Some of the findings:
- 39% of college graduates who are employed full-time feel "engaged" in their jobs.
- 49% "do not feel engaged" in their work.
- 12% are "actively disengaged."
Drilling down a bit into the data:
- More graduates who majored in science or business were employed full-time than those who studied social science or arts and humanities. However, those who studied social sciences or the arts and humanities were more likely to feel engaged in their jobs.
- School type--public, private, selective, or non-selective--did not affect workplace engagement.
What contributes to feeling "engaged" in a job? Students who felt supported emotionally during college or who had "deep learning" experiences were more than 200% more likely to feel engaged in their current work. One caveat:
- Only 14% of graduates report experiencing a professor who made the student excited to learn, cared about the student, and mentored the student to pursue one's goals.
- Only 6% had "deep learning" experiences, including active extracurricular activity involvement, completing a semester-long project, and or having an internship.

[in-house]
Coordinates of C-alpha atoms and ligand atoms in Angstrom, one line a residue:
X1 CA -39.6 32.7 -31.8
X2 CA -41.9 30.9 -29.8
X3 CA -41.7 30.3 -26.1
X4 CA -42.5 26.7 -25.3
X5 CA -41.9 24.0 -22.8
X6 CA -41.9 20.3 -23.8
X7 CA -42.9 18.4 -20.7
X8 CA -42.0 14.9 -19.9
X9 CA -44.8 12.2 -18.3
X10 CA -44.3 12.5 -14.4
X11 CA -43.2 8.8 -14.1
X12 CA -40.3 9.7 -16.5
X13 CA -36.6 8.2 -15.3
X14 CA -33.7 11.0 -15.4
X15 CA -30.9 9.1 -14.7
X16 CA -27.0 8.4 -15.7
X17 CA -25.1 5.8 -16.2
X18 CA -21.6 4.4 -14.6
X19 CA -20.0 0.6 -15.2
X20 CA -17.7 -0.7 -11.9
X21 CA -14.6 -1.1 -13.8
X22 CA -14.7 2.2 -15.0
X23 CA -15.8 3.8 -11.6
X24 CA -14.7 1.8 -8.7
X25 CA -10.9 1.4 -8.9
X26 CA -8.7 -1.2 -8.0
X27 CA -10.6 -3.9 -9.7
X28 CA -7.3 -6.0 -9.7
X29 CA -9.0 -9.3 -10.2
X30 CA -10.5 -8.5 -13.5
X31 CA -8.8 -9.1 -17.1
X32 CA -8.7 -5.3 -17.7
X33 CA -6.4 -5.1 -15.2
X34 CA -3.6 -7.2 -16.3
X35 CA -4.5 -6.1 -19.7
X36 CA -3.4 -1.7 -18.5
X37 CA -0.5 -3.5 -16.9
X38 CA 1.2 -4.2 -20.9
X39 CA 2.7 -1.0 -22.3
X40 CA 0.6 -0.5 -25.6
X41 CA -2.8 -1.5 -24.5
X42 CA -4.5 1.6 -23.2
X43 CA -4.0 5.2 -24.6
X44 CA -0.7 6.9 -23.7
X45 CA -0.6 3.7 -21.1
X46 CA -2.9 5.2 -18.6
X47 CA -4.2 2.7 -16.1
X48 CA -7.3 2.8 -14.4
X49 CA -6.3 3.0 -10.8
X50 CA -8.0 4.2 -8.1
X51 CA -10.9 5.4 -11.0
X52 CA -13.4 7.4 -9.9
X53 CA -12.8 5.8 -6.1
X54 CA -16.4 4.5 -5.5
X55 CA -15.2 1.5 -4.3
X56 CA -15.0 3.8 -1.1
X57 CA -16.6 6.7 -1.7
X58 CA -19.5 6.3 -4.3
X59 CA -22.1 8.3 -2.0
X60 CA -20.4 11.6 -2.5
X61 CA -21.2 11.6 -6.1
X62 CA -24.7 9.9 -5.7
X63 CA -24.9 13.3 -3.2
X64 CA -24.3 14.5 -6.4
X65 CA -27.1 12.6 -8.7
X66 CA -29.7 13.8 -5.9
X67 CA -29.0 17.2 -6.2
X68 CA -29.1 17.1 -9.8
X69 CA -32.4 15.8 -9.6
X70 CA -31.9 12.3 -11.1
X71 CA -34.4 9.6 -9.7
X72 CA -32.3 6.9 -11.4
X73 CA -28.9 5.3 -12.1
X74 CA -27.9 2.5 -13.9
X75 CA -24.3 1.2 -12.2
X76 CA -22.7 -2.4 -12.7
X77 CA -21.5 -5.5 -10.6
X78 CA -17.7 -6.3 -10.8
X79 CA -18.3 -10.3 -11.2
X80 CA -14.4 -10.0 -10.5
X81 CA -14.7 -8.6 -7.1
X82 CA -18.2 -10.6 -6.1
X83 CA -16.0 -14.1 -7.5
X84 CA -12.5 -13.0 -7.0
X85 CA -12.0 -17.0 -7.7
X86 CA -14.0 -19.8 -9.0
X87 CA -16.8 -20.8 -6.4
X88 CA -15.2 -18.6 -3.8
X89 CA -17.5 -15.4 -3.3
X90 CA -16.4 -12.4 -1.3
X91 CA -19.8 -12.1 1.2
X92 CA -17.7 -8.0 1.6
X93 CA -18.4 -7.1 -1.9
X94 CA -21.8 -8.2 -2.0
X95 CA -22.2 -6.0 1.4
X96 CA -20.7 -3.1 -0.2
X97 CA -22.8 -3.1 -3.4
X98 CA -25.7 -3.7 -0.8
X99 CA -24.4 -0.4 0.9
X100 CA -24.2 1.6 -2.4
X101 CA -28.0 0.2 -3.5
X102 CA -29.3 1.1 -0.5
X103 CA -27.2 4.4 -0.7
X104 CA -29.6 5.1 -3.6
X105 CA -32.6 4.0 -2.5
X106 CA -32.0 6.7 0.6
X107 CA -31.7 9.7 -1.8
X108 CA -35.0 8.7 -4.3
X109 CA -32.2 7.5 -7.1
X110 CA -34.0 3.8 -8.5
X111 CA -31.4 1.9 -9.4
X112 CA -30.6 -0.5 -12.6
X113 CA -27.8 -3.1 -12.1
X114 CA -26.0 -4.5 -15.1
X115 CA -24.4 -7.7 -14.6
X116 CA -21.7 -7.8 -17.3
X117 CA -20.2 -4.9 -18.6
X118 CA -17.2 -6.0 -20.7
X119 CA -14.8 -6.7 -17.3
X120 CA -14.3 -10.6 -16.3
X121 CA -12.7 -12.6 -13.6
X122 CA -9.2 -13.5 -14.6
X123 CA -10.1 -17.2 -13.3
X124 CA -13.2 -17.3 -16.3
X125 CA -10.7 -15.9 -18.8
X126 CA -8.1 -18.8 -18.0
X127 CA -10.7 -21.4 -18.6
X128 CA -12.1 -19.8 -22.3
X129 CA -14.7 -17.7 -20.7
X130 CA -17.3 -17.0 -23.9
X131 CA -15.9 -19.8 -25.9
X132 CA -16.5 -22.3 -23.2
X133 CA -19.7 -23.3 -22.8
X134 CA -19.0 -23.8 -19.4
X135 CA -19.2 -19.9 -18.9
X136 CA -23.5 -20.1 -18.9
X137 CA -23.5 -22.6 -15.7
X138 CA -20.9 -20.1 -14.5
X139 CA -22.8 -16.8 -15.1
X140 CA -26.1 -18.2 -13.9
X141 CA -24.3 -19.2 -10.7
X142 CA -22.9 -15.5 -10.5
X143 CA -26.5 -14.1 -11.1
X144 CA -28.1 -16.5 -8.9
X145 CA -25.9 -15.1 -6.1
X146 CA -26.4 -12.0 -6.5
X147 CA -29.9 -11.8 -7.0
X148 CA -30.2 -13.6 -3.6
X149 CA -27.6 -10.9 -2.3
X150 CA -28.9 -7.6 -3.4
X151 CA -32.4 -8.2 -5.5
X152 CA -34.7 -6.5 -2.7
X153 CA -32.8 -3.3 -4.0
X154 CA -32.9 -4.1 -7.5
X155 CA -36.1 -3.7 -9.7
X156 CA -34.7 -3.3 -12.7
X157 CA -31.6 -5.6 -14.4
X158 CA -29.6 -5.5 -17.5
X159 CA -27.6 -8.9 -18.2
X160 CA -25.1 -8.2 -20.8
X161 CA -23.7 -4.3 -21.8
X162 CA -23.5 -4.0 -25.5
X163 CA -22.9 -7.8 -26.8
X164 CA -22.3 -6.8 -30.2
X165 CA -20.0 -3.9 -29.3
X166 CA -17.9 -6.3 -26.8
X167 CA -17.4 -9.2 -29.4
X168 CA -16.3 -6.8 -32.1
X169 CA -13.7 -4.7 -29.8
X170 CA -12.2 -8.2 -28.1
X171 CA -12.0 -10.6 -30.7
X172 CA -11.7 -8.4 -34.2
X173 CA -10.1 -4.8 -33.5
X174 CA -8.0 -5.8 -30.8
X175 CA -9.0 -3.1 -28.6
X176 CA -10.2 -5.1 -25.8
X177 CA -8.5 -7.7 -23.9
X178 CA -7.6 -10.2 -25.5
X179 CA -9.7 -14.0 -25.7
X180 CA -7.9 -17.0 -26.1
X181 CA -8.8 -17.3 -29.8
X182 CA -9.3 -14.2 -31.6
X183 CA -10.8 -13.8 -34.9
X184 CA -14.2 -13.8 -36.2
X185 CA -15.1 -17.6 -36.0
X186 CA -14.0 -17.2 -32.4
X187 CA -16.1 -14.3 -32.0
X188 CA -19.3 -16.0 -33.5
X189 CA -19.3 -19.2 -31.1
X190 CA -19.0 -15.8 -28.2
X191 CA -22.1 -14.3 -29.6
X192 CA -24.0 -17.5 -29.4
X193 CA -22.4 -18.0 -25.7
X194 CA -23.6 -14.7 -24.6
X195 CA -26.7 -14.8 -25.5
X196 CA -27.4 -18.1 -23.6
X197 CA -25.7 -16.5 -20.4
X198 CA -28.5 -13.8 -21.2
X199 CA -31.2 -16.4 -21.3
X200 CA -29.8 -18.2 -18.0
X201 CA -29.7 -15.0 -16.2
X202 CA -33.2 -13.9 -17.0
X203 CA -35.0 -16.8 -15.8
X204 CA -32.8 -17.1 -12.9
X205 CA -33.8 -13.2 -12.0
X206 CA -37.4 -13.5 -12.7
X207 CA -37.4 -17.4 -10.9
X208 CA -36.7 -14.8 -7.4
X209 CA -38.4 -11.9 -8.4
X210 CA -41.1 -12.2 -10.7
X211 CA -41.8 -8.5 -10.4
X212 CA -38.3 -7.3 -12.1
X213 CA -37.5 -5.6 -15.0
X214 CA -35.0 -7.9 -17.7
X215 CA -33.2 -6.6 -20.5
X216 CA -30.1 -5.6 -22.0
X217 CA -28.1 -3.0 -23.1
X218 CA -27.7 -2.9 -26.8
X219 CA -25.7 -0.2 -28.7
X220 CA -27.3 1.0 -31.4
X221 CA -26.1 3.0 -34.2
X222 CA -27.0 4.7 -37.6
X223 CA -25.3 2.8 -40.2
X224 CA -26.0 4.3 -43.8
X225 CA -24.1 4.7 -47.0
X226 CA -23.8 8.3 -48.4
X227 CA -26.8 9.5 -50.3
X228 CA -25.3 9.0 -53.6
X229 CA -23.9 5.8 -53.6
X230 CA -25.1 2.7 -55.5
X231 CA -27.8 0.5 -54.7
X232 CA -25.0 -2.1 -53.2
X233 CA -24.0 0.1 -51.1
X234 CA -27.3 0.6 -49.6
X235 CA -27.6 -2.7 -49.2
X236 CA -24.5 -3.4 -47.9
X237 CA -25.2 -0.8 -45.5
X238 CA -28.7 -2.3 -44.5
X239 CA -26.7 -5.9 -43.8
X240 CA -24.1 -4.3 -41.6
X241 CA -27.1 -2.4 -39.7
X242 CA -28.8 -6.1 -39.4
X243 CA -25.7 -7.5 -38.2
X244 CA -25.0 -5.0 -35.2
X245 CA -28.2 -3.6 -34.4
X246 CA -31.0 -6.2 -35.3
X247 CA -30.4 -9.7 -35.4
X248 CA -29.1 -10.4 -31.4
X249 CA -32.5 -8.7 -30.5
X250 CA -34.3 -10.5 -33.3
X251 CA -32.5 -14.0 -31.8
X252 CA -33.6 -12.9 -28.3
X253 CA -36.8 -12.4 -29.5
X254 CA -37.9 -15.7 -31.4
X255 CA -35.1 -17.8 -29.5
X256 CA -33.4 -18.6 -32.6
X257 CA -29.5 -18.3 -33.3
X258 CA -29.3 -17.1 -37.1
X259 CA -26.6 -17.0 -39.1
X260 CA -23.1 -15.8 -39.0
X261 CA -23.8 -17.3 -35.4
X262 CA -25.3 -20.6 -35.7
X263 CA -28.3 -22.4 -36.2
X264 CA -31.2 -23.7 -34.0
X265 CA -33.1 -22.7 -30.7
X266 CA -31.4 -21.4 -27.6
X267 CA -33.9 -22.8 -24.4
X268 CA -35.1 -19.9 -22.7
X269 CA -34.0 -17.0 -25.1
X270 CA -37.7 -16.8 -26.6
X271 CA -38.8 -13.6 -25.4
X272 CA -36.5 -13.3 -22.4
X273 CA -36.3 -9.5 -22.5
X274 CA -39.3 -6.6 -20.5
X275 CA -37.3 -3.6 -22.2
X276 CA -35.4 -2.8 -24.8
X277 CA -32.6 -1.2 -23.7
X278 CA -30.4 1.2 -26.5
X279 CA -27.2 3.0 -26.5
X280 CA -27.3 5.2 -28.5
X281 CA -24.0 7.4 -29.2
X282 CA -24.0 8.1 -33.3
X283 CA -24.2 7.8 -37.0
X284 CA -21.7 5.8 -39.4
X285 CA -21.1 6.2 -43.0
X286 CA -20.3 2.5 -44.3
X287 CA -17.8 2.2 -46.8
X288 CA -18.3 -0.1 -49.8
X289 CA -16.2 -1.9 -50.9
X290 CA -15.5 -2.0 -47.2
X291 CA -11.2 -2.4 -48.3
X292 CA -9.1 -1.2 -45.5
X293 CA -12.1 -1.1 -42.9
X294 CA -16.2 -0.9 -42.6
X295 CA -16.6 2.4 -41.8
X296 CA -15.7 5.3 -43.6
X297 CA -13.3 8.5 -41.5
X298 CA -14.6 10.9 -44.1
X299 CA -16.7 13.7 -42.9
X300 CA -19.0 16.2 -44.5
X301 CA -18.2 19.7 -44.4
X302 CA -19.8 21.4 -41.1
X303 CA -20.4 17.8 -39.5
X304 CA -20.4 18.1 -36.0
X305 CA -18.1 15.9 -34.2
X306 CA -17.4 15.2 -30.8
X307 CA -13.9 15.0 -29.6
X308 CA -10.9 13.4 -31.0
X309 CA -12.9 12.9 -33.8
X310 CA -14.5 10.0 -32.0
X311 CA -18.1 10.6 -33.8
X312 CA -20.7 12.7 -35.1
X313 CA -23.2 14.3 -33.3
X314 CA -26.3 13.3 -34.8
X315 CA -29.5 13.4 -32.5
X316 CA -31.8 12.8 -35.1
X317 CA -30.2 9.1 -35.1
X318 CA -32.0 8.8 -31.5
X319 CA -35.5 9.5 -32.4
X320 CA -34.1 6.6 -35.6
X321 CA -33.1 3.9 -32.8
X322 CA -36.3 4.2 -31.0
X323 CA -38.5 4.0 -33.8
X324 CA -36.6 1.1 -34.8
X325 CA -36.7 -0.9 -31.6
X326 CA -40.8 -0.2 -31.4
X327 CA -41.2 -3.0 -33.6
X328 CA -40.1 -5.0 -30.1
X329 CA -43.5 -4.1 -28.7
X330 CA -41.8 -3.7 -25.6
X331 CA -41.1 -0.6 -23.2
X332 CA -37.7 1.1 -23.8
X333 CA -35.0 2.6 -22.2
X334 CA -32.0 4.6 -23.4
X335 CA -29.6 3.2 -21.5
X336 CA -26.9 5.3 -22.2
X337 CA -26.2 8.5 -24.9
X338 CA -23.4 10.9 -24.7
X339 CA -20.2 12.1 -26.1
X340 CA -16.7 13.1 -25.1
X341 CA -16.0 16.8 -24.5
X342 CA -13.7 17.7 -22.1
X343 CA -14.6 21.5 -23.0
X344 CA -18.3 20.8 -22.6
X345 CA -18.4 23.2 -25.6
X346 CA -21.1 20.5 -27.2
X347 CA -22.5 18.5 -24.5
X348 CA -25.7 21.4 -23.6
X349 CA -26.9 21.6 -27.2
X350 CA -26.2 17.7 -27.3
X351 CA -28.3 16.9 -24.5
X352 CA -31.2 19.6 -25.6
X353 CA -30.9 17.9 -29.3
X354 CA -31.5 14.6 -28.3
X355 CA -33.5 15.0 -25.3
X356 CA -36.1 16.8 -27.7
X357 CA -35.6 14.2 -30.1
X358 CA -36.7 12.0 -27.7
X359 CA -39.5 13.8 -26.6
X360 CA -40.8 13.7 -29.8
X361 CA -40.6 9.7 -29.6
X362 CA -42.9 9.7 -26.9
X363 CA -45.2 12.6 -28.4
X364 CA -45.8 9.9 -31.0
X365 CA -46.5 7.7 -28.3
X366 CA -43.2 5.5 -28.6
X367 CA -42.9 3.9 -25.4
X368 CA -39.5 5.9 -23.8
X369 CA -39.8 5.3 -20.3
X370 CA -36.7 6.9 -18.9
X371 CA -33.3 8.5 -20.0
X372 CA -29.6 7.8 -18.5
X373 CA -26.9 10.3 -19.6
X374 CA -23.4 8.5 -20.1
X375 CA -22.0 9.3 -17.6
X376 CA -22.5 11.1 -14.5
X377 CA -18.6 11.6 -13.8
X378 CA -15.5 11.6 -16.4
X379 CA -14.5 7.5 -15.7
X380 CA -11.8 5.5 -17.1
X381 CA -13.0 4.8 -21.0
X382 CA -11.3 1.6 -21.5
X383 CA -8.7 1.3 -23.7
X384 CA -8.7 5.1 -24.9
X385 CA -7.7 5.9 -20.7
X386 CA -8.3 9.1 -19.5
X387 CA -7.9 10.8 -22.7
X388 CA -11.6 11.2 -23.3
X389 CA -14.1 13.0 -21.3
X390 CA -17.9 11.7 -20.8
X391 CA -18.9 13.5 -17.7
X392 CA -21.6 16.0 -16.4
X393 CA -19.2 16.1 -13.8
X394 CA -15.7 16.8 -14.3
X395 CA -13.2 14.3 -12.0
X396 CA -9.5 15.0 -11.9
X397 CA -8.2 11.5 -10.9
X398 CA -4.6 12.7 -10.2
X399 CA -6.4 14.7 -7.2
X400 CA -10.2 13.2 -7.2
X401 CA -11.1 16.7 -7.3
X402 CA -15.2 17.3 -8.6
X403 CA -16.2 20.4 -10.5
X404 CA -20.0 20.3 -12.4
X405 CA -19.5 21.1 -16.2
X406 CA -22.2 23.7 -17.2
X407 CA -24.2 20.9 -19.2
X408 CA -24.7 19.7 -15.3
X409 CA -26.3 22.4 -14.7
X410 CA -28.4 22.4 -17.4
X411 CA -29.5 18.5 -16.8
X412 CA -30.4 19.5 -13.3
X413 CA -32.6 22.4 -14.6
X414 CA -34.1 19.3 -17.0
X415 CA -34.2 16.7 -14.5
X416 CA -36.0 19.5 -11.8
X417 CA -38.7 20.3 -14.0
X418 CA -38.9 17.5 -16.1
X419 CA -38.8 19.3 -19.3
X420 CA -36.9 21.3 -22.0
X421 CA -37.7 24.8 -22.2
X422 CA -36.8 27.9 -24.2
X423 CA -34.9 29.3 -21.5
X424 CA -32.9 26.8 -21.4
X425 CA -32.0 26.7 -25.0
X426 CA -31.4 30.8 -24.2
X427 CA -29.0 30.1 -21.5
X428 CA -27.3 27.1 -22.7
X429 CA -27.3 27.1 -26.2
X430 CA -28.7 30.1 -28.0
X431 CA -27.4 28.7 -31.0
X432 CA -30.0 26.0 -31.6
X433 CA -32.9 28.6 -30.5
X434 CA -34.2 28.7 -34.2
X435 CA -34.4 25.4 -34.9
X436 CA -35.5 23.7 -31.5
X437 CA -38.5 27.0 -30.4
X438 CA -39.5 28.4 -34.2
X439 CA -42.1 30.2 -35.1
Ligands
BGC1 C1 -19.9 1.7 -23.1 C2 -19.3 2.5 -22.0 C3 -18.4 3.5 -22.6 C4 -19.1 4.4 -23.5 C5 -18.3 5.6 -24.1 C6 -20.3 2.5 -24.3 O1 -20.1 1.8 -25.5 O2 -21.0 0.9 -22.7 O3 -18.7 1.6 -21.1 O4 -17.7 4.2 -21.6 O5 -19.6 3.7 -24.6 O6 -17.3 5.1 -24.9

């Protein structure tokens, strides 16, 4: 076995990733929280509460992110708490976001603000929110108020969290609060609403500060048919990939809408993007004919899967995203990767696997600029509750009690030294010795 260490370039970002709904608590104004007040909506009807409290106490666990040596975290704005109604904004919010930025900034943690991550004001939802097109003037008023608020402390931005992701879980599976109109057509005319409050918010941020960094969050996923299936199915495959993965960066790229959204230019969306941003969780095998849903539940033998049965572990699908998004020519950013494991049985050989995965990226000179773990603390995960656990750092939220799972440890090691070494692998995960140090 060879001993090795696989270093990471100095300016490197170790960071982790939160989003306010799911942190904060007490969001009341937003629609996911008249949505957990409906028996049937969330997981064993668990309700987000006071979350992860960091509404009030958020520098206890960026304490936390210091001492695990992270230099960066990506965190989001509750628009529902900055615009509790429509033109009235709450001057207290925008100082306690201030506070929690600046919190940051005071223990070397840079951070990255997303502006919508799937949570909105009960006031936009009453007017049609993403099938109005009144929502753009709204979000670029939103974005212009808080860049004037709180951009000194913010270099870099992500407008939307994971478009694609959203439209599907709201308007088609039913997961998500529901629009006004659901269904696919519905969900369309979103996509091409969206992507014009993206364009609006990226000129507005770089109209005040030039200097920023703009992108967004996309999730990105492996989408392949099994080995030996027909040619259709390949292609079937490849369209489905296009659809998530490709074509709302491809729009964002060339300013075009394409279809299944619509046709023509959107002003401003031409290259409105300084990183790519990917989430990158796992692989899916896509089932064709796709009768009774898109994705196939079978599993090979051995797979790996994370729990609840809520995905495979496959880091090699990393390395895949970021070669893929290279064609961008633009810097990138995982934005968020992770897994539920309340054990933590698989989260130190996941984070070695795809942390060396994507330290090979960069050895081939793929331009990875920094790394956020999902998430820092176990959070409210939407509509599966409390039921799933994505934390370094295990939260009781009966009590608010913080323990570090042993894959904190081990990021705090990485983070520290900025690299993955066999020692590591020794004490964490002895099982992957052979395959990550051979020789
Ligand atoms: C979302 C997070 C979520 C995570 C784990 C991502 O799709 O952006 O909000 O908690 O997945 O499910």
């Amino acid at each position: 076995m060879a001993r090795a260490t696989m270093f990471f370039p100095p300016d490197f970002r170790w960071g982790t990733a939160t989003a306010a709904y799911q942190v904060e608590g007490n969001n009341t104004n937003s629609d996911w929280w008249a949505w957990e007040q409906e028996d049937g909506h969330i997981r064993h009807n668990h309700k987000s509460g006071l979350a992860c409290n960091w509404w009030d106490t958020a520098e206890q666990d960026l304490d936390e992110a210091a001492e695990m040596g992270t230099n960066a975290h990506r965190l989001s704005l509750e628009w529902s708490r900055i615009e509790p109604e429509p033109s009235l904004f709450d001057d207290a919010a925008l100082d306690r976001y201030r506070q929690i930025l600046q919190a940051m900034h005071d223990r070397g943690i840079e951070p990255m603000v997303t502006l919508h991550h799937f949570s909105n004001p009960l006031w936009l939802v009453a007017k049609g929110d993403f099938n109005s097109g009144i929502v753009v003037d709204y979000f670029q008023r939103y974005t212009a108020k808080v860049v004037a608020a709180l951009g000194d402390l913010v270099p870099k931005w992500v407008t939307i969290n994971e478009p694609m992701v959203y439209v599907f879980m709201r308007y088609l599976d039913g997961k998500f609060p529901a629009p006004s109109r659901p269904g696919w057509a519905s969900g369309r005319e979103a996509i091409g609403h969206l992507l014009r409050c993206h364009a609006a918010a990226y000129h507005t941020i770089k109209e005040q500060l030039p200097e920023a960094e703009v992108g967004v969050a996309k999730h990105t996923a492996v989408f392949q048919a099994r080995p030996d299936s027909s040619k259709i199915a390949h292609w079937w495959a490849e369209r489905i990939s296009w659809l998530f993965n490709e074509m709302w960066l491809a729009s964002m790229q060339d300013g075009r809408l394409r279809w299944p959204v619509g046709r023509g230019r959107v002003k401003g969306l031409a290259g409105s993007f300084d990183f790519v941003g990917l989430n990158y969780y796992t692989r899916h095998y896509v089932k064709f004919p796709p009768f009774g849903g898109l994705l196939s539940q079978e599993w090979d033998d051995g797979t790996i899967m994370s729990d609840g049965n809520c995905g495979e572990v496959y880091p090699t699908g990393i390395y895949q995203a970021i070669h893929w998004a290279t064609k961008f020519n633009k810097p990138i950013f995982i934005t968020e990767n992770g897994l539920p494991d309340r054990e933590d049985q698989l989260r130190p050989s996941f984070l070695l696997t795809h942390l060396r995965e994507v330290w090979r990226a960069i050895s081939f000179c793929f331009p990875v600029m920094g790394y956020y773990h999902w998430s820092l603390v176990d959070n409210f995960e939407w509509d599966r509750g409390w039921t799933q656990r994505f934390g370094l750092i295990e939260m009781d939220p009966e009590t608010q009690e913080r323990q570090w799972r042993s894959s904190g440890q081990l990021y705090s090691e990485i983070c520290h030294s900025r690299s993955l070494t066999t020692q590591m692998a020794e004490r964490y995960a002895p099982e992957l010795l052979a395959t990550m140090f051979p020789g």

So, what's all of this mean? Taking the survey data at face value:
- If college is about securing full-time, high-wage employment where engagement in one's work isn't what's important, a student should major in science or business.
- If college is about securing full-time, work where engagement in that work is what's important, a student should major in the social sciences or the arts and humanities.
But, more importantly: None of that matters much when it comes to feeling "engaged" in one's work after graduation. The data indicate that a student can major in any academic discipline and experience engagement in one's work if that student encounters a professor who supports that student and immerses that student in deep learning experiences.
Wouldn't that finding make for an interesting approach for students and their parents to make decisions about a choice of college to attend? The "best" college ends up being the one with the largest percentage of professors who "connect" with their students as they introduce their students to their academic discipline.
Let the discussion begin...
To read the Gallup poll, click on the following link:
"The 2014 Gallup-Purdue Index Report."